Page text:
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Internet Sellouts Final Presentation Enterprise Architecture Group.

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Presentation on theme: "Internet Sellouts Final Presentation Enterprise Architecture Group."— Presentation transcript:

1 Internet Sellouts Final Presentation Enterprise Architecture Group

2 Internet Sellouts Presentation Overview Domain Definition, Commonality Analysis Architecture Variability Analysis, Example Application Enterprise Architecture Reference Applications What Internet Sellouts LLC is NOT

3 Domain Definition Domain: Online Shopping Cart –A set of reusable components and a basic framework in which to build online shopping carts Framework support product family applications that have a storefront for purchasing goods/services over the Internet Framework models Buyers, Managers, Authentication, Catalogs, and Orders Limited Domain Scope: Not B-to-B, Not Do-It-All Business Systems

4 Commonality Generic Architecture – Identification of set of requirements in common Identification of actors - Buyer and Manager Browse a catalog Fill a shopping cart by selecting items from catalog Manages shopping cart – update quantity, subtotal prices Buyers check out – billing and shipping information Buyers confirm/track orders Managers CRUD catalogs Coded Commonality for Requirement and Reusable Asset Tracking

5 Commonality Traceable and Coded Requirements C1 Buyer credential verification, authentication C2 Buyer searches/browses catalog C3 Buyer builds shopping cart C4 Buyer manages the shopping cart, and pricing C5 Buyer checks out – payment, shipping and receipt C6 Buyer tracks order C7 Catalog management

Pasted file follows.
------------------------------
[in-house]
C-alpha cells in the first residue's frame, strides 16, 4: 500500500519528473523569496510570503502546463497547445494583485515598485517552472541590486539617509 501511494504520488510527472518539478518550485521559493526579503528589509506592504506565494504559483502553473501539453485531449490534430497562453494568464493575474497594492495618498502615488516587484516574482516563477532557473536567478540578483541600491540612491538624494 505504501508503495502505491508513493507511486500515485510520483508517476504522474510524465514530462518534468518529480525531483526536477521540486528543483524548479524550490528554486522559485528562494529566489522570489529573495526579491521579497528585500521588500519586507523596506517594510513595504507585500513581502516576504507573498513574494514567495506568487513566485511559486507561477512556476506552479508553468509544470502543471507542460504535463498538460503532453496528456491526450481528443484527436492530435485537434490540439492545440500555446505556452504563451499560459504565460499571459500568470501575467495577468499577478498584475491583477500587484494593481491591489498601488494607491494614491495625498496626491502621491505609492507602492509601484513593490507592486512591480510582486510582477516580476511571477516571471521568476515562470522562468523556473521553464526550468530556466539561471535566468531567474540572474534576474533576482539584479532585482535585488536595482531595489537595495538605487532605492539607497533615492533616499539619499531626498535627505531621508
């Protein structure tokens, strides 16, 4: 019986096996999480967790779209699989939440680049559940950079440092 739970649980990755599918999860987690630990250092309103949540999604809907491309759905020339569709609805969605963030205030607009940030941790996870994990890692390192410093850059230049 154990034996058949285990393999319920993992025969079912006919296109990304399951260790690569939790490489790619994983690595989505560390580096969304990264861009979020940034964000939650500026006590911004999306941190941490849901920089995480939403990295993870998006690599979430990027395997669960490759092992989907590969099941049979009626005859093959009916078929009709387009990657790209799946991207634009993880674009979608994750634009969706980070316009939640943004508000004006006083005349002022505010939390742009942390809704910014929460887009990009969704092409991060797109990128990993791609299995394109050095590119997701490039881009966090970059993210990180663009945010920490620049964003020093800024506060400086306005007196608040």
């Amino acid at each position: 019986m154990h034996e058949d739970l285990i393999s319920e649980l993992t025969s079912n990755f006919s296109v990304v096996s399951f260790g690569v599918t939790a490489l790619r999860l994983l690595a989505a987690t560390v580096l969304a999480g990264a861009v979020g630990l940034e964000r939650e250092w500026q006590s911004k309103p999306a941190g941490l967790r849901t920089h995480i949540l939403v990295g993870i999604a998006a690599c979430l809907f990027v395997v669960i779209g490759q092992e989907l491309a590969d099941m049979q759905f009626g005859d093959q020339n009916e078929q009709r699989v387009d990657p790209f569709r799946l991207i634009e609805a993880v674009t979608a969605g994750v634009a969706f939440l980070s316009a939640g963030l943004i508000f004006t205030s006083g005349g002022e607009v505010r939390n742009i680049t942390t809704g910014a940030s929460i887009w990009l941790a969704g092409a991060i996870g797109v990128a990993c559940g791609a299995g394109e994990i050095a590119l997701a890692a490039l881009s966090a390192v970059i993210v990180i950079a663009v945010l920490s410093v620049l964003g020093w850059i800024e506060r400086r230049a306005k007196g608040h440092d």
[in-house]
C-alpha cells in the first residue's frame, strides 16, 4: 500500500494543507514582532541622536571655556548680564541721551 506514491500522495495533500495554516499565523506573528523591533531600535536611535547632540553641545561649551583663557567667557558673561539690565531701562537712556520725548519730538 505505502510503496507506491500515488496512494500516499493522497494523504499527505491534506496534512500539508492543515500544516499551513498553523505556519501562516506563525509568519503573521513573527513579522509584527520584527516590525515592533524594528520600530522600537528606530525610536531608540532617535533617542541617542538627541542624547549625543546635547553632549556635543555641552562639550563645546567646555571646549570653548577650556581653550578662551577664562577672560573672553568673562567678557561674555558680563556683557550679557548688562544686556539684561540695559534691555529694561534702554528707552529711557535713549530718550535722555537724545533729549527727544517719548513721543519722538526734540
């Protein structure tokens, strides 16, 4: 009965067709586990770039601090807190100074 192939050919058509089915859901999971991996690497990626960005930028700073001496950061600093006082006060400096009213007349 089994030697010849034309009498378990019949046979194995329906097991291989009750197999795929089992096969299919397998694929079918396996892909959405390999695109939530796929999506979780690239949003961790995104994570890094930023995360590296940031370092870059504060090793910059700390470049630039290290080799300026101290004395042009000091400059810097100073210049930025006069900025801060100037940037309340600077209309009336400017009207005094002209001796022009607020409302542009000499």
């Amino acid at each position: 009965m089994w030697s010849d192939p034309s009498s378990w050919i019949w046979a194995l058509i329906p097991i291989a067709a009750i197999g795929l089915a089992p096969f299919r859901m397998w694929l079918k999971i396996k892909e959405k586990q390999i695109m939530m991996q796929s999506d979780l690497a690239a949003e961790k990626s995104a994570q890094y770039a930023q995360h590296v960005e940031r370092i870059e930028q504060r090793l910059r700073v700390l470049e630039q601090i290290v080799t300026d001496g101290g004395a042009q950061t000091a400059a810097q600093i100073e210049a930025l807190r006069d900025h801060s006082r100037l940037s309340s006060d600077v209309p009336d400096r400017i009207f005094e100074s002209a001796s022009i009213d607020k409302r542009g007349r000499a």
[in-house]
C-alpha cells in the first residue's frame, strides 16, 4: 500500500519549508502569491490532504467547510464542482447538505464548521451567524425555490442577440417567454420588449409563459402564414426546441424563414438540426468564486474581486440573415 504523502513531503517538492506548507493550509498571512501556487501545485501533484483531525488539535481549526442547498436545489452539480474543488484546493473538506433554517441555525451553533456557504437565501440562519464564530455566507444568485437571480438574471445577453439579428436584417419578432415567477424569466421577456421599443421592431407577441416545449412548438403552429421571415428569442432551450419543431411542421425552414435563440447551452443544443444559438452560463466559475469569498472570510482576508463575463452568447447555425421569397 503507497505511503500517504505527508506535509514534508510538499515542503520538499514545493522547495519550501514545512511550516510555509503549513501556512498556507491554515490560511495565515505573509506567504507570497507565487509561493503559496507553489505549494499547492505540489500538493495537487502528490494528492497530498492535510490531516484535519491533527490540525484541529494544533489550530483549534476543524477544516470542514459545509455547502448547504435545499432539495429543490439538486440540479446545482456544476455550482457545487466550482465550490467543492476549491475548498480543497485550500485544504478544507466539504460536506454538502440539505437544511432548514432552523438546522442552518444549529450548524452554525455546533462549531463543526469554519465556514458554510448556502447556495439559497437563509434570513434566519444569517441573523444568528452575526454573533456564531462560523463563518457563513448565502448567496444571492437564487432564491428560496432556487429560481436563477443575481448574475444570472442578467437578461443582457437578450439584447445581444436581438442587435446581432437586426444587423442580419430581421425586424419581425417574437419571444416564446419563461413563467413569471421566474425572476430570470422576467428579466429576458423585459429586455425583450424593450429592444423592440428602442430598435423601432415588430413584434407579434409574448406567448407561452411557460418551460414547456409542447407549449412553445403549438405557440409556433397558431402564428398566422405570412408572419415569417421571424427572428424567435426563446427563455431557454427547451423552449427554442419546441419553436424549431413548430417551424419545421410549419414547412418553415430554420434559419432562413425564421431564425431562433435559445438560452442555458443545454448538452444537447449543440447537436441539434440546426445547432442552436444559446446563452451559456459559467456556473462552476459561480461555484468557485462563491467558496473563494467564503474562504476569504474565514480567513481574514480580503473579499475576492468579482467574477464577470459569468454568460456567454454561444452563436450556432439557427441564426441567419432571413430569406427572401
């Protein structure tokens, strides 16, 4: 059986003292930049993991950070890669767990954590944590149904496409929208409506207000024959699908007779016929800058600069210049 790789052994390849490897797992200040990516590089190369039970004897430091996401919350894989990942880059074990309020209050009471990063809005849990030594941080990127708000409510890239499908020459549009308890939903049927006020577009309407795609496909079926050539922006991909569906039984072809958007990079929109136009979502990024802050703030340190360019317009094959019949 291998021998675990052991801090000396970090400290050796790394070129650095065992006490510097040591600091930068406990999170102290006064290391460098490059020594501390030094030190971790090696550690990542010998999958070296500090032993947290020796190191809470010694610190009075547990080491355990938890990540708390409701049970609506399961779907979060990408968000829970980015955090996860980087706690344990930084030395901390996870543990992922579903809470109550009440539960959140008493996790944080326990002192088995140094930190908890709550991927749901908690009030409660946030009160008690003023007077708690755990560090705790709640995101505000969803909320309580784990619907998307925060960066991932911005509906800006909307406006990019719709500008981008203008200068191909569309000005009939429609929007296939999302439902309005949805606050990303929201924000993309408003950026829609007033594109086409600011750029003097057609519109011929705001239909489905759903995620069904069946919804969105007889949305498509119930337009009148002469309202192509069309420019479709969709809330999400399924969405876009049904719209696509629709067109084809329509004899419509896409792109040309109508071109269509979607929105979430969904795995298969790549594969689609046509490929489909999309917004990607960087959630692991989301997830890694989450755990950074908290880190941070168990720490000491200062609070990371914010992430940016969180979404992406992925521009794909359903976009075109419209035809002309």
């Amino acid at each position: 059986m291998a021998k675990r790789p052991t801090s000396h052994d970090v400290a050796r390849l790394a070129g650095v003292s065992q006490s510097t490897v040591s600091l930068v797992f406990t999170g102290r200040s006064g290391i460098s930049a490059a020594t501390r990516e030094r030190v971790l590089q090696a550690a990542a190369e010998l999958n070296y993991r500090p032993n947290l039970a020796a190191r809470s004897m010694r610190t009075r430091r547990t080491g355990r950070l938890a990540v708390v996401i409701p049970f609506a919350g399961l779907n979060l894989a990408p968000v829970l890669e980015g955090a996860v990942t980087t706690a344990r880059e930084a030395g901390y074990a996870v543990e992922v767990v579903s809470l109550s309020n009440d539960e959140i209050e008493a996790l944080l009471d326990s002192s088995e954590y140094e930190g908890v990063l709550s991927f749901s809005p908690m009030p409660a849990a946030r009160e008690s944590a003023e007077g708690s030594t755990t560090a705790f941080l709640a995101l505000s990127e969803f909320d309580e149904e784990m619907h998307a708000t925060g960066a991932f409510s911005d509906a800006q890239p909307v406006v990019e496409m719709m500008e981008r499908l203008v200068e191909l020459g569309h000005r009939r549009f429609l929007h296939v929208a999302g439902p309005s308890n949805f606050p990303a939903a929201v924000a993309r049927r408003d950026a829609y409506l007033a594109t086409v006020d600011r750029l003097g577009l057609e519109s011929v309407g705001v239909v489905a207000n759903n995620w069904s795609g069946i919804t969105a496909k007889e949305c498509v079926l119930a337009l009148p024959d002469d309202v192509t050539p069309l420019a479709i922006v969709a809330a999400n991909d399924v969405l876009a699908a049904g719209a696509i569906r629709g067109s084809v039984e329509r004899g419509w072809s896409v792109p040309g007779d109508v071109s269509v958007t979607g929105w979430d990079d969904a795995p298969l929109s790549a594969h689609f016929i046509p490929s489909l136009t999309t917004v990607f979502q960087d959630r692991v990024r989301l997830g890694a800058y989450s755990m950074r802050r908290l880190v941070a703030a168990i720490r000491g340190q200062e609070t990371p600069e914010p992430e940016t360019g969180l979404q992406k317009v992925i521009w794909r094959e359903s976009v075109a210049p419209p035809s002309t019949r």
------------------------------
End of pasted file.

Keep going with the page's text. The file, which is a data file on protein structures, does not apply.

6 Variability Clients: browser, Java App, Windows App Catalog CRUD: html, command-line, real- time, batch Ordering: carrier choices, expediting options, payment options Authentication: username/PW, App access list, group membership

7 Domain Architecture

8 Buyer Client App System Buyer Controller App System Client Mgmt Comp System Catalog Mgmt Comp System Order Mgmt Comp System Authorization Mgmt Comp System

9 Enterprise Use Cases Buy a product Track an order Manage catalogs

10 Buy a Product The buyer requests access If access is restricted, the buyer is authenticated The buyer selects items to buy The buyer pays for the items The system gives the buyer a receipt

11 Track an Order The buyer requests access The buyer provides a tracking number The system provides the status of the order

12 Manage Catalogs Create a catalog use case Update a catalog use case Delete a catalog use case

13 Client Mgmt Use Cases Authenticate user Get catalog selection Get item selections Get shipping information Get confirmation Offer receipt

14 Client Mgmt Facade

15 Catalog Mgmt Use Cases Select catalog Add catalog Update catalog Drop catalog Add Items Update Items Drop Items

16 Catalog Mgmt Facade

17 Order Mgmt Use Cases Price order Place order Get order status Report orders

18 Order Mgmt Facade

19 Authorization Mgmt Use Cases Confirm member Add member Update member Drop member

20 Authorization Mgmt Facade

21 Reference Applications

22 Prototypes An online financing application. An online merchandise selling application. An online office supply ordering system.